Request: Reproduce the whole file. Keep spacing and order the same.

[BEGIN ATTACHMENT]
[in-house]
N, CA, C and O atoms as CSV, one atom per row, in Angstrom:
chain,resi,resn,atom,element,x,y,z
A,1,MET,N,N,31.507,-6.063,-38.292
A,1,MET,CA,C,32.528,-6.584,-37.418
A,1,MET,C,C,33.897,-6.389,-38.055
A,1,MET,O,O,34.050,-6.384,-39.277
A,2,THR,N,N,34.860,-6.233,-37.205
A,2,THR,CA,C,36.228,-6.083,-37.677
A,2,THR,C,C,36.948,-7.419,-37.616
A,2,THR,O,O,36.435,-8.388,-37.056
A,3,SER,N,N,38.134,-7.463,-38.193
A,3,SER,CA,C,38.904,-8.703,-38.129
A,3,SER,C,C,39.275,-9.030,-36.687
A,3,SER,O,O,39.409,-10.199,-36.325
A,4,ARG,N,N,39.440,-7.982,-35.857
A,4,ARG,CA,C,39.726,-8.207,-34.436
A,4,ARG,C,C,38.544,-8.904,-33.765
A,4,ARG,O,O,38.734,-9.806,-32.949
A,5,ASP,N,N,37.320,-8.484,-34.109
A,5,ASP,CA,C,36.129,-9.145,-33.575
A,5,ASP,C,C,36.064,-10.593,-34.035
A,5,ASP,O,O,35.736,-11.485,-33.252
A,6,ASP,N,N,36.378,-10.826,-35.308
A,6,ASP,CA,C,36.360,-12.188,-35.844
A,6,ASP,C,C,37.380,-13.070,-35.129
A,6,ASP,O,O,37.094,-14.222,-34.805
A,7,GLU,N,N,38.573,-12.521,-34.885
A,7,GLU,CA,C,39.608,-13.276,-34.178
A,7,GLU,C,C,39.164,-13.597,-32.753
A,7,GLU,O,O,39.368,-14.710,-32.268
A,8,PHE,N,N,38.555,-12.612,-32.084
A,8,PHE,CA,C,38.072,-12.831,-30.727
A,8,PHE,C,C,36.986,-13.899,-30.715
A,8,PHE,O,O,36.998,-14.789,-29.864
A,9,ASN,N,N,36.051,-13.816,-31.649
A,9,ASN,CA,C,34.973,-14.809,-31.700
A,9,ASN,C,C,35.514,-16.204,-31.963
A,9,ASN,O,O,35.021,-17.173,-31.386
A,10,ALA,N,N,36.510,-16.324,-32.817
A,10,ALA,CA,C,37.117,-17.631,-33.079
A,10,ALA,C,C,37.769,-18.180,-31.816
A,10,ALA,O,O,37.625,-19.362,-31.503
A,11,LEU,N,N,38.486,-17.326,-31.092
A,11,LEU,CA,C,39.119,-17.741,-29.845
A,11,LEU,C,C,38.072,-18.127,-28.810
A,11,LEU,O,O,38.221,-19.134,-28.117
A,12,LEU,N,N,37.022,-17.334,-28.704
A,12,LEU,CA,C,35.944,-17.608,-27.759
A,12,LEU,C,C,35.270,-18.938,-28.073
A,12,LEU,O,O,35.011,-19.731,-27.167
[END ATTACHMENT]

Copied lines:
[in-house]
N, CA, C and O atoms as CSV, one atom per row, in Angstrom:
chain,resi,resn,atom,element,x,y,z
A,1,MET,N,N,31.507,-6.063,-38.292
A,1,MET,CA,C,32.528,-6.584,-37.418
A,1,MET,C,C,33.897,-6.389,-38.055
A,1,MET,O,O,34.050,-6.384,-39.277
A,2,THR,N,N,34.860,-6.233,-37.205
A,2,THR,CA,C,36.228,-6.083,-37.677
A,2,THR,C,C,36.948,-7.419,-37.616
A,2,THR,O,O,36.435,-8.388,-37.056
A,3,SER,N,N,38.134,-7.463,-38.193
A,3,SER,CA,C,38.904,-8.703,-38.129
A,3,SER,C,C,39.275,-9.030,-36.687
A,3,SER,O,O,39.409,-10.199,-36.325
A,4,ARG,N,N,39.440,-7.982,-35.857
A,4,ARG,CA,C,39.726,-8.207,-34.436
A,4,ARG,C,C,38.544,-8.904,-33.765
A,4,ARG,O,O,38.734,-9.806,-32.949
A,5,ASP,N,N,37.320,-8.484,-34.109
A,5,ASP,CA,C,36.129,-9.145,-33.575
A,5,ASP,C,C,36.064,-10.593,-34.035
A,5,ASP,O,O,35.736,-11.485,-33.252
A,6,ASP,N,N,36.378,-10.826,-35.308
A,6,ASP,CA,C,36.360,-12.188,-35.844
A,6,ASP,C,C,37.380,-13.070,-35.129
A,6,ASP,O,O,37.094,-14.222,-34.805
A,7,GLU,N,N,38.573,-12.521,-34.885
A,7,GLU,CA,C,39.608,-13.276,-34.178
A,7,GLU,C,C,39.164,-13.597,-32.753
A,7,GLU,O,O,39.368,-14.710,-32.268
A,8,PHE,N,N,38.555,-12.612,-32.084
A,8,PHE,CA,C,38.072,-12.831,-30.727
A,8,PHE,C,C,36.986,-13.899,-30.715
A,8,PHE,O,O,36.998,-14.789,-29.864
A,9,ASN,N,N,36.051,-13.816,-31.649
A,9,ASN,CA,C,34.973,-14.809,-31.700
A,9,ASN,C,C,35.514,-16.204,-31.963
A,9,ASN,O,O,35.021,-17.173,-31.386
A,10,ALA,N,N,36.510,-16.324,-32.817
A,10,ALA,CA,C,37.117,-17.631,-33.079
A,10,ALA,C,C,37.769,-18.180,-31.816
A,10,ALA,O,O,37.625,-19.362,-31.503
A,11,LEU,N,N,38.486,-17.326,-31.092
A,11,LEU,CA,C,39.119,-17.741,-29.845
A,11,LEU,C,C,38.072,-18.127,-28.810
A,11,LEU,O,O,38.221,-19.134,-28.117
A,12,LEU,N,N,37.022,-17.334,-28.704
A,12,LEU,CA,C,35.944,-17.608,-27.759
A,12,LEU,C,C,35.270,-18.938,-28.073
A,12,LEU,O,O,35.011,-19.731,-27.167